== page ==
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- Cosmetic tattoo artist Karen Green was gifted a first-generation iPhone in 2007 but never opened it.
- Now, she’s putting it up for auction, where it’s expected to fetch at least $50,000, more than 80 times its original price.
- Last year, another factory-sealed original iPhone auctioned for nearly $40,000.
When Karen Green got a management job at PetSmart in 2007, her friends pitched in for a gift: the first-generation iPhone, which just came out that summer.
The original iPhone had a 3.5-inch screen, a 2-megapixel camera, and the Safari web browser; it was initially available with only 4 GB or 8 GB of storage and sold for $599.
There was only one problem: Green already had three phone lines with Verizon, and iPhones at the time could only use AT&T. Rather than pay hefty termination fees and risk losing her phone number, Green left the phone on a shelf for years, unopened and unused, wrapped in a pair of felt pajamas for extra measure.
More than 15 years later, Green’s iPhone — still in its original packaging — is hitting the auction block, where it could fetch at least $50,000. The auction, handled by LCG Auctions, begins Thursday and closes February 19.
Over the years, Green considered selling the phone a few times.
When she heard of another original, unopened iPhone listing on eBay for $10,000, she took note.
“I thought to myself, ‘Oh my God, I think I have the original,'” she said. “I called my son and I was like, ‘Go get the phone and make sure it’s not opened.”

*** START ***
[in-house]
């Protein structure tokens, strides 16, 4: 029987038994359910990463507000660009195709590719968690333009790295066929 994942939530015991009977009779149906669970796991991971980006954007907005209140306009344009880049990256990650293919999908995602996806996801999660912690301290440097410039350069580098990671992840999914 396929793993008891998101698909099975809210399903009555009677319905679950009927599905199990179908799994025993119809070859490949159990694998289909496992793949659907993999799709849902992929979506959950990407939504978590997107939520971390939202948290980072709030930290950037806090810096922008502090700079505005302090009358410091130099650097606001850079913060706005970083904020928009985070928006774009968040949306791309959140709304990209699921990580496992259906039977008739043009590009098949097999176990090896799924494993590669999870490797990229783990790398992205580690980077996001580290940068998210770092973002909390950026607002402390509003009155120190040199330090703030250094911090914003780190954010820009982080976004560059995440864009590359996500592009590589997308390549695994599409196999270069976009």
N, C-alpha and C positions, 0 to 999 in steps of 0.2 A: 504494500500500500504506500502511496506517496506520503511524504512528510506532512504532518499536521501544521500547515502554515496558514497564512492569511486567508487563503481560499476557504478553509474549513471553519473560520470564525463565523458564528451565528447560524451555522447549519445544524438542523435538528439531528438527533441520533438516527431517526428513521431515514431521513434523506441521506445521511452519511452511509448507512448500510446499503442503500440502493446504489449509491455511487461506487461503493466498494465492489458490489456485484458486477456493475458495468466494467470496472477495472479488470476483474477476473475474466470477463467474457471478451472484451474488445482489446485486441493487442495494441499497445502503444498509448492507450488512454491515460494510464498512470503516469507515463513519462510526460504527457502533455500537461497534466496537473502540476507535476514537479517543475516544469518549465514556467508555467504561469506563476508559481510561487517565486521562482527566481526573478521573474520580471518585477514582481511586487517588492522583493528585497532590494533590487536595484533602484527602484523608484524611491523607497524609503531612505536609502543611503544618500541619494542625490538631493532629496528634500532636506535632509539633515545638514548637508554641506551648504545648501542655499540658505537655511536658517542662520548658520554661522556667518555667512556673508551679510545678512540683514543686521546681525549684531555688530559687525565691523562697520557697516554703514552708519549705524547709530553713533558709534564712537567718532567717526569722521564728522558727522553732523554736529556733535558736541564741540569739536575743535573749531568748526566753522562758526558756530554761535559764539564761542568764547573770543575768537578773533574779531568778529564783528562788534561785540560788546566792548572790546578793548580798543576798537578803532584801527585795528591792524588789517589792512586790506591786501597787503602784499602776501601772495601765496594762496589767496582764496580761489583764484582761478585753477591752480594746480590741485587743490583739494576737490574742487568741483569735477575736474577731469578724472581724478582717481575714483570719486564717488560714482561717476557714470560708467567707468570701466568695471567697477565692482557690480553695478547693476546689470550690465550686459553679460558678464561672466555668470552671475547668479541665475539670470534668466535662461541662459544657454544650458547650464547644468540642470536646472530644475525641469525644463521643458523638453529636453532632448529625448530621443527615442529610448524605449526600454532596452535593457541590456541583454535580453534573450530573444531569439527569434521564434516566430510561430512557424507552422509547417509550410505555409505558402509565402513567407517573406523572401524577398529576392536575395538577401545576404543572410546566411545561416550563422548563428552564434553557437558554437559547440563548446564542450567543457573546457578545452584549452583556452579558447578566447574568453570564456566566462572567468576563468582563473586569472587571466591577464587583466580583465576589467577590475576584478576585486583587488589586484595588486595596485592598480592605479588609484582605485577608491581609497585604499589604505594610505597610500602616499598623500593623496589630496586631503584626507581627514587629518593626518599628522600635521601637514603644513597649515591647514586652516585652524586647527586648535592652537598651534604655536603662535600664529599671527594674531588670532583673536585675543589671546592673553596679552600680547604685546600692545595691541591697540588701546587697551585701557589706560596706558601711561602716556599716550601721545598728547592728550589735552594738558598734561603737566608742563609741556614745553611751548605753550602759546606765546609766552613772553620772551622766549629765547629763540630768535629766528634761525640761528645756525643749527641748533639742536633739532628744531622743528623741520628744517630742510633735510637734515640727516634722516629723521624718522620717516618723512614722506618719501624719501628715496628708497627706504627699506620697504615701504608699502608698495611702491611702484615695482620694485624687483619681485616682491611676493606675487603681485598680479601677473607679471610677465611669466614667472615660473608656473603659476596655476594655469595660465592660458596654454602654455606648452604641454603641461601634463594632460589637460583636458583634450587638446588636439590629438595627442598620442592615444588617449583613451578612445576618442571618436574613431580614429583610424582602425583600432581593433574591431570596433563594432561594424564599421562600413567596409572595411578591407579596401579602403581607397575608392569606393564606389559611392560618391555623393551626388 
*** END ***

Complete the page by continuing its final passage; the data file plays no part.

The device was in fact unopened and the original iPhone. Curious what it was worth, Green went on the daytime TV show “Doctor & the Diva” in 2019 for a segment where a handful of viewers could have items appraised. Green’s iPhone was given an estimated value of $5,000.
Green held onto the phone for a few more years. In October, she caught wind of another big sale for a factory-sealed, first-generation iPhone; that phone auctioned for nearly $40,000. At the time, she was just starting her business, a cosmetic tattoo studio called Tattician located in New Jersey.
“If I could hold off on the phone for like another 10 years, I probably would,” she says. “The only reason why I am selling that phone is because I need to support this business.”
Shocked by the big sale, Green reached out to the auction house behind it, LCG Auctions. But many others who heard about the October auction also phoned in.
“We got calls from everybody, but 99% of them didn’t have the same thing,” said LCG Auctions founder Mark Montero. “But Karen had a really unique piece with a great story behind it.”
“It was shocking because we had gotten so many duds,” he added.
Bidding will start at $2,500 but the phone is estimated to fetch $50,000 or more, based on the sale price in the October auction and its widespread media coverage.
“It took me almost a year to get it up and running, and when you don’t have an income for a year because you don’t have a place to work and you’re trying to get out on your own, your resources start to go,” she said.
“If I could hold off on the phone for like another 10 years, I probably would,” she says. “The only reason why I’m selling that phone is because I need to support this business.”